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Caplan's syndrome

Medical Professionals

Professional Reference articles are designed for health professionals to use. They are written by UK doctors and based on research evidence, UK and European Guidelines. You may find one of our health articles more useful.

Synonyms: rheumatoid pneumoconiosis, silicoarthritis and rheumatoid lung silicosis

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What is Caplan's syndrome?1

Caplan’s syndrome is a condition which occurs due to scarring of the lungs resulting from exposure to coal mine dust, asbestos and silica. It more commonly affects patients suffering with rheumatoid arthritis.1

The syndrome is named after Dr Tony Caplan who was a doctor on the pneumoconiosis board in Cardiff.2 Since it was first described by Caplan in 1953, the exact correlation between rheumatoid arthritis, pneumoconiosis and autoimmunity has been a topic of debate.

How common is Caplan's syndrome?(Epidemiology)3

It was said to affect 1 in 100,000 people but the incidence is falling as the coal mining industry has been in decline.

Although the syndrome was originally described in coal miners, several cases have since been diagnosed in individuals exposed to free silica or asbestos. However, such cases are much rarer than those occurring in individuals exposed to mineral coal dust.

There is a significantly higher frequency of TB in cases of Caplan's syndrome when compared with cases of pneumoconiosis without rheumatoid nodules.3

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Risk factors

Rheumatoid arthritis (RA) is a systemic disease and not just a disease of joints. The combination of RA and exposure to coal dust produces the condition. It develops especially in miners working in anthracite coal mines and in persons exposed to silica and asbestos.4

There is probably also a genetic predisposition and smoking is thought to be an aggravating factor.

Caplan's syndrome symptoms (presentation)5


There is cough and shortness of breath. In addition there are the features of rheumatoid arthritis (RA) with painful joints and morning stiffness.


There are features of RA, including tender swollen metacarpophalangeal (MCP) joints and rheumatoid nodules. The nodules may pre-date the appearance of RA by several years. Examination of the chest may show diffuse rales that do not disappear on coughing or taking a deep breath.

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Differential diagnosis1

The combination of rheumatoid arthritis (RA) and exposure to coal dust are essential for the diagnosis but silicosis and asbestosis must be considered. The X-ray appearance can resemble tuberculosis (TB), sarcoidosis, lymphoma or metastases.

In RA, lung disease can develop even in the absence of dust exposure. It includes interstitial fibrosis, pleural effusion, pulmonary nodules, pulmonary arteritis and pulmonary hypertension.6


CXR shows multiple, round, well-defined nodules, usually 0.5-2.0 cm in diameter, which may cavitate and resemble tuberculosis (TB). CT scanning gives a better picture of cavitation.7

Spirometry may reveal a mixed restrictive and obstructive ventilatory defect with a loss of lung volume. There may also be irreversible airflow limitation and a reduced gas transfer factor.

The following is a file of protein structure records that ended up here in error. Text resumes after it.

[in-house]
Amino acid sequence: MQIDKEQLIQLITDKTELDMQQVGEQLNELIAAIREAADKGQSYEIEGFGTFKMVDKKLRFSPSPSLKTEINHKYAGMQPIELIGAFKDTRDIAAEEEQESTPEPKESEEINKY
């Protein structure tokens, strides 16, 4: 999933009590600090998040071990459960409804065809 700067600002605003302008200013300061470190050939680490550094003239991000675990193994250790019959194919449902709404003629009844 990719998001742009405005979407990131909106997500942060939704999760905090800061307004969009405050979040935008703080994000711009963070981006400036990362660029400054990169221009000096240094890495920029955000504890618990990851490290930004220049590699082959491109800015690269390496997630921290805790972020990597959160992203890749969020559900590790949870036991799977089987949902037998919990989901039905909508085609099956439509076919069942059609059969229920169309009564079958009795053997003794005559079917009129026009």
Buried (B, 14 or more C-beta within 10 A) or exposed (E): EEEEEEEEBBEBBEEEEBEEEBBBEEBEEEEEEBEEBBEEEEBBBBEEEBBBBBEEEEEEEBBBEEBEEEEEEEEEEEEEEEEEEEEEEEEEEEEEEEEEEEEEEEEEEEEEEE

Rheumatoid factor, antinuclear antibodies, and non-organ specific antibodies may be present in the blood. ESR or PV and CRP will be elevated. X-rays of affected joints will show the features of rheumatoid arthritis (RA) with bone erosions.

Caplan's syndrome treatment and management


  • Exposure to coal dust must cease.

  • Physical treatment should proceed as for rheumatoid arthritis (RA).

  • Smoking should cease.


After exclusion of TB, steroids are used. Treatment of the RA will include disease-modifying anti-rheumatic drugs (DMARDs) at an early stage.

One trial found that rituximab does not alter the evolution of the pulmonary nodules in Caplan's syndrome.8


There can be complications relating to rheumatoid arthritis as well as pneumoconiosis, in addition to side effects from steroids and other forms of treatment, whether non-steroidal anti-inflammatory drugs (NSAIDs) or DMARDs.


This is as for RA. Severe respiratory disability is uncommon but massive pulmonary fibrosis can progress at times. Spontaneous remission of the lung disease can occur.

Preventing Caplan's syndrome

People with rheumatoid arthritis (RA) must not be exposed to additional risk factors for lung disease, particularly smoking.

Further reading and references

  1. Deepak J, Kenaa B; Caplan's Syndrome with a twist. Int J Clin Case Rep Rev. 2020;2(1):10.31579/2690-4861/007. doi: 10.31579/2690-4861/007. Epub 2020 Jan 22.
  2. Caplan A; Rheumatoid disease and pneumoconiosis (Caplan's syndrome). Proc R Soc Med. 1959 Dec;52:1111-3.
  3. De Capitani EM, Schweller M, Silva CM, et al; Rheumatoid pneumoconiosis (Caplan's syndrome) with a classical presentation. J Bras Pneumol. 2009 Sep;35(9):942-6. doi: 10.1590/s1806-37132009000900017.
  4. Ondrasik M; Caplan's syndrome. Baillieres Clin Rheumatol. 1989 Apr;3(1):205-10.
  5. Schreiber J, Koschel D, Kekow J, et al; Rheumatoid pneumoconiosis (Caplan's syndrome). Eur J Intern Med. 2010 Jun;21(3):168-72. Epub 2010 Mar 2.
  6. Lee JH, Suh GY, Lee KY, et al; Small airway disease in rheumatoid arthritis. Korean J Intern Med. 1992 Jul;7(2):87-93.
  7. Arakawa H, Honma K, Shida H, et al; Computed tomography findings of Caplan syndrome. J Comput Assist Tomogr. 2003 Sep-Oct;27(5):758-60.
  8. Yasmine M, Kaouther M, Dhia K, et al; Treatment with Rituximab in Rheumatoid Pneumoconiosis: A Case Report. Curr Drug Saf. 2023;18(3):383-385. doi: 10.2174/1574886317666220428132311.

Article history

The information on this page is written and peer reviewed by qualified clinicians.

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